North and South Guardian Angels (NGA and SGA) are two prominent white fins near the Kolob Road on the west side of Zion. They are some of the harder peaks on the DPS list, the former because of a couple short 4th-class sections, the latter because of a tricky approach. Tabernacle Dome is a short, reddish dome west of the Guardian Angels, with an excellent view of both and no route easier than 5.2.
I got started a bit after sunrise under blessedly cloudy skies. The first couple of miles follow the well-established trail to the top of the popular Subway canyon, then a clear spur to the Northgate Peaks. After that, bits of use trail and footprints led to the base of NGA, where some no-hands slab-walking leads to the peak’s east shoulder. Most of the climb from here is class 3 or easier with careful route-finding, though there were a couple of trickier moves near a tree.
The crux is the final headwall below the summit ridge. I climbed some sketchy, exposed slabby terrain on the south side — never fun on sandstone — below the belay anchor, then worried about the downclimb as I walked over to the summit. The chilly wind and thoughts of getting back down made me disinclined to hang out, so I soon retraced my steps. Fortunately, I found that the north side of the headwall is much easier class 3-4. After that, it was mostly an easy walk back down to the dirt and brush.
Now to try to reach SGA, on the other side of the Subway. SummitPost describes two routes: first, one can follow the Subway from its head to an exit on its south side; second, there is supposedly a cairned route from NGA directly into the Subway across from the exit. I started off heading east around NGA, hoping that the next canyon would contain the route. Unfortunately, it was brush-choked and devoid of cairns. Much sketchy slab-traversing later, I reached the crest of the ridge to its west, which provided an easy and brush-free path much of the way down to the Subway.
Nearing the base of the ridge, I returned to the gully, which was now broad and slabby. Unfortunately, it also cliffed out well above the canyon floor, and the brush-based violence began. Following the occasional boot-prints of a fellow damned soul, I traversed across ridges and down likely-looking side-canyons, trying to head east and losing elevation, back-tracking several times to avoid cliffs. The terrain was a repulsive mix of manzanita and oak-brush atop pine duff and floury sand, often near its angle of repose.
I finally found a thrashable ramp leading to the subway, where I chose at random to head up-stream. Only a short distance up, I found what might be a way out the south side, with the suggestion of a few old footprints, and sat in the shade to have a snack and prepare for the bushwhack back out. The north-facing side was covered in more wet-weather deciduous tree and shrubs over steep duff, but thankfully no poison ivy; after the spiny descent, it was almost pleasant. Amazingly, I seem to have guessed right — at least, I escape the Subway via a bit of easy scrabbling up a broken chute.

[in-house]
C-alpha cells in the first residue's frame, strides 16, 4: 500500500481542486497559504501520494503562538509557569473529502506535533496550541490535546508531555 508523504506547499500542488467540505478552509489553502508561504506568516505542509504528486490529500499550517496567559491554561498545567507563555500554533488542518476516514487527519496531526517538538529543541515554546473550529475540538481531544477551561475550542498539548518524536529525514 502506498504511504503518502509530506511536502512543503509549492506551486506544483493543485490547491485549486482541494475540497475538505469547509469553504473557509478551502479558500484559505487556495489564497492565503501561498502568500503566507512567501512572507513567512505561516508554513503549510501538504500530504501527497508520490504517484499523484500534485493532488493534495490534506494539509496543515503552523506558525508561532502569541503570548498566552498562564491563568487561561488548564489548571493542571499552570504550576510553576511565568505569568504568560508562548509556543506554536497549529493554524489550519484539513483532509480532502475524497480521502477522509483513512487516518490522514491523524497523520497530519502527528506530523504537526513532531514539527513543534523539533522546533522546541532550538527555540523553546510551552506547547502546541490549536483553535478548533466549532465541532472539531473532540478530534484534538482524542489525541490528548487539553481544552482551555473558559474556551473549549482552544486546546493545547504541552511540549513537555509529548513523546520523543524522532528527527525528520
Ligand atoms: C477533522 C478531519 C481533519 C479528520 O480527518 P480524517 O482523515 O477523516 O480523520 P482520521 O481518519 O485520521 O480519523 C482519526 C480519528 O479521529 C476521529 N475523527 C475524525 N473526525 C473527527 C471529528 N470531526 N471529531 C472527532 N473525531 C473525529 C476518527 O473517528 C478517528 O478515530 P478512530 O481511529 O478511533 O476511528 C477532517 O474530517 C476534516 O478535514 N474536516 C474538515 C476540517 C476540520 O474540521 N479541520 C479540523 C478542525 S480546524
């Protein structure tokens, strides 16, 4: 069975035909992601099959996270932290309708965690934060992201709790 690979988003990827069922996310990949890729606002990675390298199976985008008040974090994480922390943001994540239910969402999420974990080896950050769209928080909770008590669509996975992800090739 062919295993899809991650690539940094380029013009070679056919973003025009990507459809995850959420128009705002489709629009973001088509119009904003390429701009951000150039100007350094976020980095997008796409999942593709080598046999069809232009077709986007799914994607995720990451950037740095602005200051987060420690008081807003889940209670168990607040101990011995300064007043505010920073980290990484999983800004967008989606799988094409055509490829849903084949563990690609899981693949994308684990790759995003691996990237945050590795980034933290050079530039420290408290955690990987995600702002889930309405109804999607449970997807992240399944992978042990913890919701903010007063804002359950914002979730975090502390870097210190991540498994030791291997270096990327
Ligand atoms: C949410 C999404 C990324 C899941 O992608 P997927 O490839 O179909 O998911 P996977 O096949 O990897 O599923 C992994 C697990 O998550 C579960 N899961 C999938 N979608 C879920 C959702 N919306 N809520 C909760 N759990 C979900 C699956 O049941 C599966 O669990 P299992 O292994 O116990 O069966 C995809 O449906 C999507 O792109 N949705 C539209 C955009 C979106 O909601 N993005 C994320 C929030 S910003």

I couldn’t see SGA from where I emerged, but took my bearing from NGA and headed south-southwest through — yep — more manzanita and oak-brush. One ridge over, I reached a sandy ravine and spotted SGA’s white tip beyond some red buttes. Following either the ravine or bits of use trail where it was choked with driftwood or brush, I eventually emerged on slickrock southeast of SGA. From there, it was a scenic, fun slab-romp to the summit, where I was both warm and tired enough for a short summit nap.
Rather than try to find the direct, cairned route on the way back, I decided to just take the Subway. Other than one short wade through thigh-deep stagnant water, I was happy with my choice. The canyon part, though short and not too scenic, was at least cool, and the canyoneers had worn a nice trail through the manzanita. Higher up, the route followed sporadic cairns across acres of cool slickrock. I even felt energetic enough to jog the last, flat mile of trail to the car.
After the SGA bushwhack from hell, the short stretch of brush between the road and Tabernacle Dome was as nothing. I found the climb exactly as described on SummitPost: First an initial steep pitch with a helpful log, then a bit of stemming in a steep chute, led to the hoodoos. Getting through the hoodoo-and-brush maze was a bit of a pain, but not so bad. The upper, exposed part was a breeze on the way up, with some nice underclings to up the friction on the steepest part, and good clean rock providing enough friction to do most of the rest hands-free.
After fighting the wind to take some photos from the summit, I retraced my steps. The crux slabs were trickier on the way down than I had expected; maybe I’m rusty so early in the season. After some cautious downclimbing, I managed to get lost briefly in the hoodoo maze, but eventually found the stem and downclimb, and brute-forced my way back to the car. Tabernacle Dome is definitely worth it as a “dessert” after a bigger outing in the area.
2 responses to “Guardian Angels, Tabernacle Dome”
“never fun on sandstone”. You’re not the first I’ve seen mention how they dislike scrambling on sandstone. However, I find that I much prefer it to limestone. Limestone is usually far more crumbly and less trustworthy, not to mention sharp and uncomfortable. Sandstone is super grippy and usually the unstable holds are easy to spot.
What are your thoughts?
I think I wrote in haste (not unusual when I’m on the road). Red Rocks sandstone is wonderfully predictable; it’s clean, and the climbing is not usually slabby (desert varnish rules). The stuff on NGA is dirtier and slabby; on a delicate move, I’d worry that either I’d step on some grit, or that the surface under a foot would crumble.
I’m not sure I’ve ever climbed on limestone, just granite (Sierra, Josh), sandstone (Red Rocks), and hard metamorphic stuff (Tetons).